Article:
Deprected - Q: Optim.jl | Passing fixed parameters to an analytic derivative [gradient] for univariate [multivariate] optimization?

This question is deprecated and is replaced by Q: Optimization.jl | Passing fixed parameters to an analytic derivative [gradient] for univariate [multivariate] optimization?


This question may be considered a continuation of the previous question “How to make Optim.jl’s optimize work for scalars?

With the caveat that “I am not sure you are aware of the possible pitfalls. Curiously, multivariate methods can break down in surprising ways in 1D, and can easily yield suboptimal performance. Optim also has GoldenSection()” [a reference and/or examples for this issue would be appreciated] in mind, I would like to perform derivative [gradient]-based univariate [multivariate] optimization using a function and it’s analytic derivative [gradient], both of which required passing fixed parameters.

With a modification of Tamas_Papp’s MWE, I can currently run optimize() and pass fixed parameters to the function, as in the following MWE, using autodiff to compute the function derivative

# test_scalar_Optim.jl

using Optim

function f(x, p)
    f_x = (x - p[1])^2
    return f_x

# How does one pass fixed parameters, p, to an analytic derivative [gradient]?
function g!(G, x, p)
    G[1] = 2.0*(x - p[1])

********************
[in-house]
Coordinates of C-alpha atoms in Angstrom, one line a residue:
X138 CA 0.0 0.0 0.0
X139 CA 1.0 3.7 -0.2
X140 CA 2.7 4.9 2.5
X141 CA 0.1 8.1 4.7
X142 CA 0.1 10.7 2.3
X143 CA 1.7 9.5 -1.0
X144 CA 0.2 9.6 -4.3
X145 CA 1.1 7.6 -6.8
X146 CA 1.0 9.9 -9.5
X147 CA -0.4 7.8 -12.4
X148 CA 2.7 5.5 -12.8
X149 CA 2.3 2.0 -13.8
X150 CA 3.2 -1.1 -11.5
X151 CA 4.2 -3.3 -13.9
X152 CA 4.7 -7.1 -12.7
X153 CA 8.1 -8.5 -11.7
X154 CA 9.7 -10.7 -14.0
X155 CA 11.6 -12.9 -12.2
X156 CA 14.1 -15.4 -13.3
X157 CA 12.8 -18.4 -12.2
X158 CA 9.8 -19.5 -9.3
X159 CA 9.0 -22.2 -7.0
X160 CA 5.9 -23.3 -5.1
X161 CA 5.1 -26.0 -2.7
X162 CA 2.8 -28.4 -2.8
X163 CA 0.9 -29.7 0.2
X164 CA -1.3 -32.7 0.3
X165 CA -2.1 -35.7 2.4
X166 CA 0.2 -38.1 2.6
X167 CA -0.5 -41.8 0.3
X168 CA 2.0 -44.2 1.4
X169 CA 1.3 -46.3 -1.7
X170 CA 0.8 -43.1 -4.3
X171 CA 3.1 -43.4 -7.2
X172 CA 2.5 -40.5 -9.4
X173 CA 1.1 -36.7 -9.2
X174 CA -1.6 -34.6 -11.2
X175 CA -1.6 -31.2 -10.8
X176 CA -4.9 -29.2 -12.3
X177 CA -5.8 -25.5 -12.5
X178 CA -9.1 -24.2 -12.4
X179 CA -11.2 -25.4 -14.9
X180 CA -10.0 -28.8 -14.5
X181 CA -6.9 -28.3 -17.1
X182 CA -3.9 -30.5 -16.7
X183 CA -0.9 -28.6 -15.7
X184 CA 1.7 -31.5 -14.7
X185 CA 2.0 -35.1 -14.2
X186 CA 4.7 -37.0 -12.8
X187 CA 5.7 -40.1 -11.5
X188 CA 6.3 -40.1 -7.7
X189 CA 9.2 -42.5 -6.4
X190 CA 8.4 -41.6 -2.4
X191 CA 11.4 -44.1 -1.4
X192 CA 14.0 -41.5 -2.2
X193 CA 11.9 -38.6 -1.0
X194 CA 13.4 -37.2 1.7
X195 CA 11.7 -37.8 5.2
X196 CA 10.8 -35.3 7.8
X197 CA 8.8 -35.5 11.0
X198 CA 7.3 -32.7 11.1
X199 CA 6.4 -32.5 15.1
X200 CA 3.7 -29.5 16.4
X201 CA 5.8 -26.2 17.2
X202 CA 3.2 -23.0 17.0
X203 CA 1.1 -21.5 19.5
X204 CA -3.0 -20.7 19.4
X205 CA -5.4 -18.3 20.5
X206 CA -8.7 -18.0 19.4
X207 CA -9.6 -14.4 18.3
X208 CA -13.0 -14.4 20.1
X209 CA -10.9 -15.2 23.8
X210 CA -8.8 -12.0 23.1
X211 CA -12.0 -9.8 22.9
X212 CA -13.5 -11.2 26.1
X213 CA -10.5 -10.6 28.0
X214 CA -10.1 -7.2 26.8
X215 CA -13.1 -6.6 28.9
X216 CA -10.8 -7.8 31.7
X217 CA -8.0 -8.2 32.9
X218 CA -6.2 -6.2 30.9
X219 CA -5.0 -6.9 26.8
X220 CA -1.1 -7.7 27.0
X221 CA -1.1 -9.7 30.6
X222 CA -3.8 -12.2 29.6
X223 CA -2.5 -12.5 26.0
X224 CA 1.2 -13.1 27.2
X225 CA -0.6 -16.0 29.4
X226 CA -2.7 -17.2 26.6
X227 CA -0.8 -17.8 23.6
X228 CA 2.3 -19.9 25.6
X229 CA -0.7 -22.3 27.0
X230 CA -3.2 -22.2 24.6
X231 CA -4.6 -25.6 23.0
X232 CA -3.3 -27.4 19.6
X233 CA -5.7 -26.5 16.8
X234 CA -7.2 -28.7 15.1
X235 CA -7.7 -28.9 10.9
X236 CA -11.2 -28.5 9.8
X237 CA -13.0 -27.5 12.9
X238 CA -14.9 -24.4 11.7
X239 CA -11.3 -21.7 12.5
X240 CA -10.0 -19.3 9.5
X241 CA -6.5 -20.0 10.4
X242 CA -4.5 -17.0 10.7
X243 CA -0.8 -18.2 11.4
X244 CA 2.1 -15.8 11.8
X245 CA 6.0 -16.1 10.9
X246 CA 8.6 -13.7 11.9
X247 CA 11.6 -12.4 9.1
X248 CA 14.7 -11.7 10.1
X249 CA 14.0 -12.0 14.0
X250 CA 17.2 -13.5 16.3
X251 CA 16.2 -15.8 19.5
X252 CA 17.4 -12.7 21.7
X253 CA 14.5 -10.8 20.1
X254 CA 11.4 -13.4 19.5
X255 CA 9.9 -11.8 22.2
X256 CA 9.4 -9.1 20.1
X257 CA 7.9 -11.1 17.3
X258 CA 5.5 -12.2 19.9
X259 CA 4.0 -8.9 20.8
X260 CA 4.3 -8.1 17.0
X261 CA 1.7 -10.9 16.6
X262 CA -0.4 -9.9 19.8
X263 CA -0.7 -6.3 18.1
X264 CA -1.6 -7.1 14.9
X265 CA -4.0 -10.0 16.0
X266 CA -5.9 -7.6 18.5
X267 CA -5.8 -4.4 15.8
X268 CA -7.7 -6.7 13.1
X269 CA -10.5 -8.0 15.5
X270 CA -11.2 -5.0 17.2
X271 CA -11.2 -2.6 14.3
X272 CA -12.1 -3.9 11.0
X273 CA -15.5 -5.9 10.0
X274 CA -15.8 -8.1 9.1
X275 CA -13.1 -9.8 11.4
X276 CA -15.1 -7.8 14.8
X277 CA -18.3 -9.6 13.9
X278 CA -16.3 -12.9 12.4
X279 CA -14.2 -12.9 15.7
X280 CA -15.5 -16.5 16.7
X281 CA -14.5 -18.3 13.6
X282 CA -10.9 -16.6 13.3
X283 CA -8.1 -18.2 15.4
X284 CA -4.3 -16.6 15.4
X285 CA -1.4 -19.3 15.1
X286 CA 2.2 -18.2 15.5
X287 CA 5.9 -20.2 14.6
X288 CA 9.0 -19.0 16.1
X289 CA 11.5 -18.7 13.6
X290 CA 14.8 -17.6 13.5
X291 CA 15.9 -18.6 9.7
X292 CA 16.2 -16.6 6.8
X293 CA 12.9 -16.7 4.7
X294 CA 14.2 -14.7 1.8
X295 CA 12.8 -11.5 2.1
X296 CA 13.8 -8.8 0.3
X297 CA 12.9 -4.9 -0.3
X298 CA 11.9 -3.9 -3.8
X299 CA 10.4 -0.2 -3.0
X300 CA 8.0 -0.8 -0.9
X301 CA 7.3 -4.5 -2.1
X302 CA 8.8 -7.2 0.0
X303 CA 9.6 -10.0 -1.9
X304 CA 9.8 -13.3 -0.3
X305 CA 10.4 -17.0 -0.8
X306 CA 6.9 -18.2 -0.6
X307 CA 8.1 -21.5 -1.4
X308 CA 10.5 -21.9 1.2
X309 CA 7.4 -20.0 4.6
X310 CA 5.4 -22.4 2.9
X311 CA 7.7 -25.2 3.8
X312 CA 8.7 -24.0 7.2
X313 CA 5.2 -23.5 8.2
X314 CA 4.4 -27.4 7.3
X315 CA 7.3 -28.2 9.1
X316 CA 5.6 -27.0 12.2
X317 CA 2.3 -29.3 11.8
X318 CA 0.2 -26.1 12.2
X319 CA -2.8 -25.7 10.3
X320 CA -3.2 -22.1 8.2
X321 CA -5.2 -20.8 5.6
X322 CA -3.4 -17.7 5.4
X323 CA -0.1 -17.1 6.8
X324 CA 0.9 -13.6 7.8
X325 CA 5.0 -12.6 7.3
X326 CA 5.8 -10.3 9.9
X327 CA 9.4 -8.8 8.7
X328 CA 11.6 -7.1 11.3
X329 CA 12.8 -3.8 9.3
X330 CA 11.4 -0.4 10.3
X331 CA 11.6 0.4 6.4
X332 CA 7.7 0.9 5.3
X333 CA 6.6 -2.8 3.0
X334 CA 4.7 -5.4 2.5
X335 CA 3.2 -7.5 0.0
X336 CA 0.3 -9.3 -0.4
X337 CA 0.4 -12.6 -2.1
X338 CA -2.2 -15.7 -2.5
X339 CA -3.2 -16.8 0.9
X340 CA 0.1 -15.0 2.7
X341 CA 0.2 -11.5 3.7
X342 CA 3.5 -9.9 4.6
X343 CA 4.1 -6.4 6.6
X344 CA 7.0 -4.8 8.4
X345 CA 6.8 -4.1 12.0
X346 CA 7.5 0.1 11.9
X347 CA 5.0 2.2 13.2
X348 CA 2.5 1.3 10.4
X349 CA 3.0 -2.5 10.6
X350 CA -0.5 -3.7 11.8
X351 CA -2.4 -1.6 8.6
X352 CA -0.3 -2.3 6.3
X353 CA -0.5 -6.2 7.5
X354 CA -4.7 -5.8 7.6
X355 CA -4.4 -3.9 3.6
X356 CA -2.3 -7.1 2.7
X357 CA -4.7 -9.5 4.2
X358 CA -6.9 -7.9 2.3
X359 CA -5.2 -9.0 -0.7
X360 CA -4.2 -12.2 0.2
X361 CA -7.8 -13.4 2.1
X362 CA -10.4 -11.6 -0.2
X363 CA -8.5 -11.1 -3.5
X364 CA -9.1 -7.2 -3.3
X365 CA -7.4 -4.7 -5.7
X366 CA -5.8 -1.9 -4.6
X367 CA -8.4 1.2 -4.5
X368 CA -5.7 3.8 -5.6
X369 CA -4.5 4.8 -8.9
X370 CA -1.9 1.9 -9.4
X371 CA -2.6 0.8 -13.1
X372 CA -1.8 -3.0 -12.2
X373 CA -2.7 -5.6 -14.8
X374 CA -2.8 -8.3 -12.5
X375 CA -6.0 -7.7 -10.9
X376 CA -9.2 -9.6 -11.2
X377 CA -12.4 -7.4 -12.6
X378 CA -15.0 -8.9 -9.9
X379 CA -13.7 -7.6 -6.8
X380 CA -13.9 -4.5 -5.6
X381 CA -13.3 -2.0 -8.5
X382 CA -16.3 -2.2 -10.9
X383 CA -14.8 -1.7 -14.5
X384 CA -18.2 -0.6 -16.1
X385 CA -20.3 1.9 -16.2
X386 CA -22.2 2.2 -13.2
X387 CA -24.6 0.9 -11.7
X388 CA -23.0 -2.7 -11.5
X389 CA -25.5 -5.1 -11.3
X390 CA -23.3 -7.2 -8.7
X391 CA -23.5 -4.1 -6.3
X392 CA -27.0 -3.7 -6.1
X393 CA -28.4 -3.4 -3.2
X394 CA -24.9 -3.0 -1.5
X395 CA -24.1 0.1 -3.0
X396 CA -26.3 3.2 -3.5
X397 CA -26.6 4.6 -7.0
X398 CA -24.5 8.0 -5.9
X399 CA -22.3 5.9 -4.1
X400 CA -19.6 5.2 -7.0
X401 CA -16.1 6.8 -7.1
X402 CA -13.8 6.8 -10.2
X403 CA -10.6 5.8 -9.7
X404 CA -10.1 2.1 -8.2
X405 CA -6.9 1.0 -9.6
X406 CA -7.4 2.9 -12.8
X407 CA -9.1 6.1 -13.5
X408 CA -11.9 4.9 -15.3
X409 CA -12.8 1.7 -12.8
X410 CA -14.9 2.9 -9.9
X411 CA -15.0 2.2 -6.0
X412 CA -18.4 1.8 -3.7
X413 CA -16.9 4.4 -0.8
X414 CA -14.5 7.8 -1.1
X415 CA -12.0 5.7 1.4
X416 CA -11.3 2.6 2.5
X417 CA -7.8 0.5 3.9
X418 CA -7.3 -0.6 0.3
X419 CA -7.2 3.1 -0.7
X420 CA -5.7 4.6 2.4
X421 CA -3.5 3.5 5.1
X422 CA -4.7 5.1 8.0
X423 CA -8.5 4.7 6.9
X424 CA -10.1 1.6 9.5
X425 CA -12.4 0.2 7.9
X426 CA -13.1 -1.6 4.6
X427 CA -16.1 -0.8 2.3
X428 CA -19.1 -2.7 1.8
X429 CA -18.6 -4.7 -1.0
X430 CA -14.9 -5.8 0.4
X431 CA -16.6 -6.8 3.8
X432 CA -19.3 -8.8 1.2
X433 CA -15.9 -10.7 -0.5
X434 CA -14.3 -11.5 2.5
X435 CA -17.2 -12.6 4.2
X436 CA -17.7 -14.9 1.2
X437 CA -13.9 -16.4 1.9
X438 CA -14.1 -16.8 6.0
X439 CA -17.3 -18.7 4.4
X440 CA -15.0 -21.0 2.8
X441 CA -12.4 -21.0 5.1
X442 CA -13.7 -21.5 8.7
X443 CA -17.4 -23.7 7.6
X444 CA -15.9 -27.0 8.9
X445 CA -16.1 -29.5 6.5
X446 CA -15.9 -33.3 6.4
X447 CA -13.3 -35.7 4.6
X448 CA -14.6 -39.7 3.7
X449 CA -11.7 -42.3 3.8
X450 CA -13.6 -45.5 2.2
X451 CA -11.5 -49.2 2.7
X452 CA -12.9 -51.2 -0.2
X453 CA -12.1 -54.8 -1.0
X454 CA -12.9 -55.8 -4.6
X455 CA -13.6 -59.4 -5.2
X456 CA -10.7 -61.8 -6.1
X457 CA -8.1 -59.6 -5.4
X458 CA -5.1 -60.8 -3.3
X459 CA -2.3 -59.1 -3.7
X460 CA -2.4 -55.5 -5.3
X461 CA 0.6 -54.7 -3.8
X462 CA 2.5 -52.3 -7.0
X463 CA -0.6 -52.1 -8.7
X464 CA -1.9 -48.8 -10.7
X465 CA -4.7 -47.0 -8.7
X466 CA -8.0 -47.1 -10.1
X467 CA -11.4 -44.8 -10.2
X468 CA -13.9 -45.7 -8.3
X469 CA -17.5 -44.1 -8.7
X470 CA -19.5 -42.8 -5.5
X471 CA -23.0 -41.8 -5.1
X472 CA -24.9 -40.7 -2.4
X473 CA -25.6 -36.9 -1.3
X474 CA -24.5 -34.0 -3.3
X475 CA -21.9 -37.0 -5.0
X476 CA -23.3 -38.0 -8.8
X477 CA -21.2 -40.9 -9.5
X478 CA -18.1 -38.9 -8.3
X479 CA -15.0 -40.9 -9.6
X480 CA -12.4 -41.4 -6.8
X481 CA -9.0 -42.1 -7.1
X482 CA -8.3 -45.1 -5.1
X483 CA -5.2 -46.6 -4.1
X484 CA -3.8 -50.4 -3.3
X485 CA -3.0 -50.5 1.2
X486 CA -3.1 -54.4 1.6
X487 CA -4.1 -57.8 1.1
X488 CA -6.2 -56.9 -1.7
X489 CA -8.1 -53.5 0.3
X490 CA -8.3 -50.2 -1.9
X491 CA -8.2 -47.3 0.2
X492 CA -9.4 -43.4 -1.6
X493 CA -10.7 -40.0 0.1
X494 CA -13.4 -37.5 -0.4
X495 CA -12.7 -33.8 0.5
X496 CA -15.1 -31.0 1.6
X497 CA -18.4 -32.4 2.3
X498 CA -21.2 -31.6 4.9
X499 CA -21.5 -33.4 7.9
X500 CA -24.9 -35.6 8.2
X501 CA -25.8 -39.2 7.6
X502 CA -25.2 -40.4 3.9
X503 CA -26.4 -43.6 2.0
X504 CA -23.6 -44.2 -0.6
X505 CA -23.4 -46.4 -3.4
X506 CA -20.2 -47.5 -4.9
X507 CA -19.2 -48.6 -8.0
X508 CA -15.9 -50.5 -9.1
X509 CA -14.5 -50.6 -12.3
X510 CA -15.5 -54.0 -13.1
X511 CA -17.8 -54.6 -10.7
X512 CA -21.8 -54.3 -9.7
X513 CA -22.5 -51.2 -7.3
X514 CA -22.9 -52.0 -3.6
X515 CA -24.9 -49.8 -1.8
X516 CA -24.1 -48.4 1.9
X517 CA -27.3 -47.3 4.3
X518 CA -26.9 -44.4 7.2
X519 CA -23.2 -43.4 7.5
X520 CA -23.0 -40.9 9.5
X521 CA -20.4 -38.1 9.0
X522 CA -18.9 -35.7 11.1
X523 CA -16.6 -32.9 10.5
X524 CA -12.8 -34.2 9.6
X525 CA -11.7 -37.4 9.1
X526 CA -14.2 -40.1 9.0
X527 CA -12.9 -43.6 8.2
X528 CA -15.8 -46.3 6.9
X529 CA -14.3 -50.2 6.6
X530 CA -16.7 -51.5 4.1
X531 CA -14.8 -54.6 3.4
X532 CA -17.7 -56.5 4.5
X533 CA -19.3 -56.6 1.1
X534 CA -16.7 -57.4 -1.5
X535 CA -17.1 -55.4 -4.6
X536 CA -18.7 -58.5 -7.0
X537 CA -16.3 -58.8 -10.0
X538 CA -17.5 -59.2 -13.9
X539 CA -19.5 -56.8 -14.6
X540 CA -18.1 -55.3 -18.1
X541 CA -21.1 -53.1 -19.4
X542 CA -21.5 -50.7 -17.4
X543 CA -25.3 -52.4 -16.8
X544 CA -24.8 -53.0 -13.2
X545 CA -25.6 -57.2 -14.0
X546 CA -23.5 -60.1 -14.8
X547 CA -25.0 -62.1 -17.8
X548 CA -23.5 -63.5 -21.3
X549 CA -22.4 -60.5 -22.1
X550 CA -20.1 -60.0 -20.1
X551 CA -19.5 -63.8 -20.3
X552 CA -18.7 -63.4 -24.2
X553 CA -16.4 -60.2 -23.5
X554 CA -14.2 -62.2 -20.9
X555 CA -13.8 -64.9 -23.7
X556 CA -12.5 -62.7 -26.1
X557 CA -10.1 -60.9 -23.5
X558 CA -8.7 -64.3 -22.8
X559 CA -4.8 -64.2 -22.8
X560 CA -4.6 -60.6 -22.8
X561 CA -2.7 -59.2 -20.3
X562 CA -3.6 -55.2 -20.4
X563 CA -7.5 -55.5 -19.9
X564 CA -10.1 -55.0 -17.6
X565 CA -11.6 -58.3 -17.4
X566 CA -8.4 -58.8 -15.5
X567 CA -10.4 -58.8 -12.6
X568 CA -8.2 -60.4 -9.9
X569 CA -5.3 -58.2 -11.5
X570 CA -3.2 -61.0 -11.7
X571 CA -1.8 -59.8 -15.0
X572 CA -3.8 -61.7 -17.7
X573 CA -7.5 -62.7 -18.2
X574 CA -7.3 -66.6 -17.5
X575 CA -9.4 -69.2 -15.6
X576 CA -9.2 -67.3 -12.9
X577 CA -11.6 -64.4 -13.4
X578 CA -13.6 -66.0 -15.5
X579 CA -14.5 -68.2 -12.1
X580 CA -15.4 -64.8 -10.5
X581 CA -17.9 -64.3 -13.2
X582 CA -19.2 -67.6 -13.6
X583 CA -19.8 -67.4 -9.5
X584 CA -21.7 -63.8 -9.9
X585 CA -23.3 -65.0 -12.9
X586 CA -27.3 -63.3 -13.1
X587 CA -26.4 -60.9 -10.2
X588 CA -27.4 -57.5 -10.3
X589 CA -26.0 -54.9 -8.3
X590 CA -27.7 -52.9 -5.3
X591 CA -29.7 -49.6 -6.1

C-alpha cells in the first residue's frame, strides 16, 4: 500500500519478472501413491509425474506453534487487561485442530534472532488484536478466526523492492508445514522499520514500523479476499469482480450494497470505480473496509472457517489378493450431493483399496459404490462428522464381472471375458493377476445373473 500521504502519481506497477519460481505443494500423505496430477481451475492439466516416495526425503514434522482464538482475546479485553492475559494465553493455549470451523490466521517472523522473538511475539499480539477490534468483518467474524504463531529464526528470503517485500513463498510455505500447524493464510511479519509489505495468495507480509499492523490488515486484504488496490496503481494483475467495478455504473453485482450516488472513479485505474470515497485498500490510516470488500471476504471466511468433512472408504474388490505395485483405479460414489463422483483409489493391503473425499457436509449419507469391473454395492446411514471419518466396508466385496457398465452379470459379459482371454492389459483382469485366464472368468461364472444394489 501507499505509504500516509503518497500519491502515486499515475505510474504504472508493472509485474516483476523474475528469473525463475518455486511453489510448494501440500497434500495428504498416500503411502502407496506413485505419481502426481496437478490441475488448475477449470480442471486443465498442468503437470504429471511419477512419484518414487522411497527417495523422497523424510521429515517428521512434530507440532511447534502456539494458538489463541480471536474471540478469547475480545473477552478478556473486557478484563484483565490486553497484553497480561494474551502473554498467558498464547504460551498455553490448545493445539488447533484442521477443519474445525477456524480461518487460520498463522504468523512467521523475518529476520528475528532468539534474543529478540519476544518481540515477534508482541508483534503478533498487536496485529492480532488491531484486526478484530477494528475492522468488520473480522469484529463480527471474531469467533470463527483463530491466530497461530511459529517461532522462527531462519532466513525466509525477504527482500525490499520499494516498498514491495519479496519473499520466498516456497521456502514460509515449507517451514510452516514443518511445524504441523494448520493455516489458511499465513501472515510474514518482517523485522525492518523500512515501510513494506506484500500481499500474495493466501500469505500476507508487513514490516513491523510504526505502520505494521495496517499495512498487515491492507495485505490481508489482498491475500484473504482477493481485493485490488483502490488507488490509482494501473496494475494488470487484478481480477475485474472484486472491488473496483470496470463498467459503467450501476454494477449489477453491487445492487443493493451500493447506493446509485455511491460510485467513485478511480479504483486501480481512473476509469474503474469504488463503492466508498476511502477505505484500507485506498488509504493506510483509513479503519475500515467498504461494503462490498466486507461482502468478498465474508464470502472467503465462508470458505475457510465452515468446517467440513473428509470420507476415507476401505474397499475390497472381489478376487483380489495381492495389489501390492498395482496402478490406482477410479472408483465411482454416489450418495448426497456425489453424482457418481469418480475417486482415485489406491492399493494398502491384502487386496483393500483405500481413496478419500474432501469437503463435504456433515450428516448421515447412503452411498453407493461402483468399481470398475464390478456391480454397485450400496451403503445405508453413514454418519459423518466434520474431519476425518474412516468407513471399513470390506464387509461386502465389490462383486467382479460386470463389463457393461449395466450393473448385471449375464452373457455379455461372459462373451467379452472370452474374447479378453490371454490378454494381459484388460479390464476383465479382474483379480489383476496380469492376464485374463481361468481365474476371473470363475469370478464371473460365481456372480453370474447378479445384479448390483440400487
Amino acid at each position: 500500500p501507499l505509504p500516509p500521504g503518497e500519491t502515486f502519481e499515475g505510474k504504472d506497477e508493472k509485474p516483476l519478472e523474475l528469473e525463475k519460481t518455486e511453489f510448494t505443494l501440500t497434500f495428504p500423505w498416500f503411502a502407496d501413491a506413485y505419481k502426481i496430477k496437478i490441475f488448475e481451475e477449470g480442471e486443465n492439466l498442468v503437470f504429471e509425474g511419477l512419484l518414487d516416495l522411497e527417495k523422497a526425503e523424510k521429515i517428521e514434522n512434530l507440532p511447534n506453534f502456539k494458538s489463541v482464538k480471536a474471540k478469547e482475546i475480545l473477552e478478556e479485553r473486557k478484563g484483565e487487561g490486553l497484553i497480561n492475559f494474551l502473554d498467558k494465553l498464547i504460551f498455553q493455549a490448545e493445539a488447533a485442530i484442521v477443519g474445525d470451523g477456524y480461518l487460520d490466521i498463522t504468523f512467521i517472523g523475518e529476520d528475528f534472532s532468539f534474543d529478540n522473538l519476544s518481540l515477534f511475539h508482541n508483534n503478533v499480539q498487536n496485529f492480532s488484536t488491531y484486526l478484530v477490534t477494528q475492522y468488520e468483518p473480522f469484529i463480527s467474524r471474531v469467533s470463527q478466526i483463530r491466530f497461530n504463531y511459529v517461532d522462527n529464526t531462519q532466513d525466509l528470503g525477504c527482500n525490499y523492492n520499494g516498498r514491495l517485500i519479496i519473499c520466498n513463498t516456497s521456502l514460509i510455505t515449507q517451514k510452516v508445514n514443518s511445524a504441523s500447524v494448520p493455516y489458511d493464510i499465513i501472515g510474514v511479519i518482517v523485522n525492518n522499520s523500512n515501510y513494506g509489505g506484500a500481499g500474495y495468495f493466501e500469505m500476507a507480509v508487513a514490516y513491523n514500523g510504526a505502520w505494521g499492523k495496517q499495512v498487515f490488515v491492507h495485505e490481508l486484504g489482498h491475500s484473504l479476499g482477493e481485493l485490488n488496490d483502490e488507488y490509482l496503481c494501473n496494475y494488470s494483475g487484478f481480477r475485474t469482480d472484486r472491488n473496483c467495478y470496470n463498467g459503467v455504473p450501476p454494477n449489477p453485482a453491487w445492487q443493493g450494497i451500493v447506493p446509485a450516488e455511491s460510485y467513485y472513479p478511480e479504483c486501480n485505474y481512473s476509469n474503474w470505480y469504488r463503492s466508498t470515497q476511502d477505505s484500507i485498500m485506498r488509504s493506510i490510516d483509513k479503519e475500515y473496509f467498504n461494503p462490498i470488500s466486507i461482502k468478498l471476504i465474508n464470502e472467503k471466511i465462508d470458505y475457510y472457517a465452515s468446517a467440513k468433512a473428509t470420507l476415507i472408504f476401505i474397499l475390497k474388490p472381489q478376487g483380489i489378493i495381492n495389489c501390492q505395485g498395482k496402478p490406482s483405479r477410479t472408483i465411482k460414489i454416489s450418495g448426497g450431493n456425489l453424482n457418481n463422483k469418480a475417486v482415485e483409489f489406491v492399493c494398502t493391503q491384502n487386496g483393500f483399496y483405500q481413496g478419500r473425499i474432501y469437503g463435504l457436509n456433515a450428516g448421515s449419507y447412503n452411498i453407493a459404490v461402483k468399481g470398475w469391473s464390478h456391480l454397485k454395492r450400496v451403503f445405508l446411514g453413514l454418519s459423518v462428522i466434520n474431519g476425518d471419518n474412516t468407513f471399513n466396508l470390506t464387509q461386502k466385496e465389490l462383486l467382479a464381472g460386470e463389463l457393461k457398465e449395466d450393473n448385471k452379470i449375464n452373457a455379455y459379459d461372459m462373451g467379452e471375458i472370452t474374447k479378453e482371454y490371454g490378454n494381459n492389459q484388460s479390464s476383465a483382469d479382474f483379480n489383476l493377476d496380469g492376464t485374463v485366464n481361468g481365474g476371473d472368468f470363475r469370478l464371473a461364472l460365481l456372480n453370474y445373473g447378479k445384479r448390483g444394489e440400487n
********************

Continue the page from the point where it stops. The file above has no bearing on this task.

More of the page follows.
return G[1]

function univariate_optimize(f, x0, p, args...; kwargs...)
    opt = Optim.optimize(x -> f(x[1], p), [x0], args...; kwargs...)
    @assert Optim.converged(opt)

    x0 = 3.0
    p = [2.0]
    univariate_optimize(f, x0, p, BFGS(); autodiff = :forward)

but, after reading the Optim.jl documentation here and here, I have not been able to figure out how to pass fixed parameters to the analytic derivative in the univariate case, g! in the above MWE, or to the gradient in the multivariate case.

Rationale. As I have the analytic derivative available, I would like to use it for speed and efficiency. The calculation is over a series of time steps, the function minimization is performed at each time step. The minimum will shift by some small amount at each time step, so a good estimate for the startting point of the current minimization is the result of the previous minimization.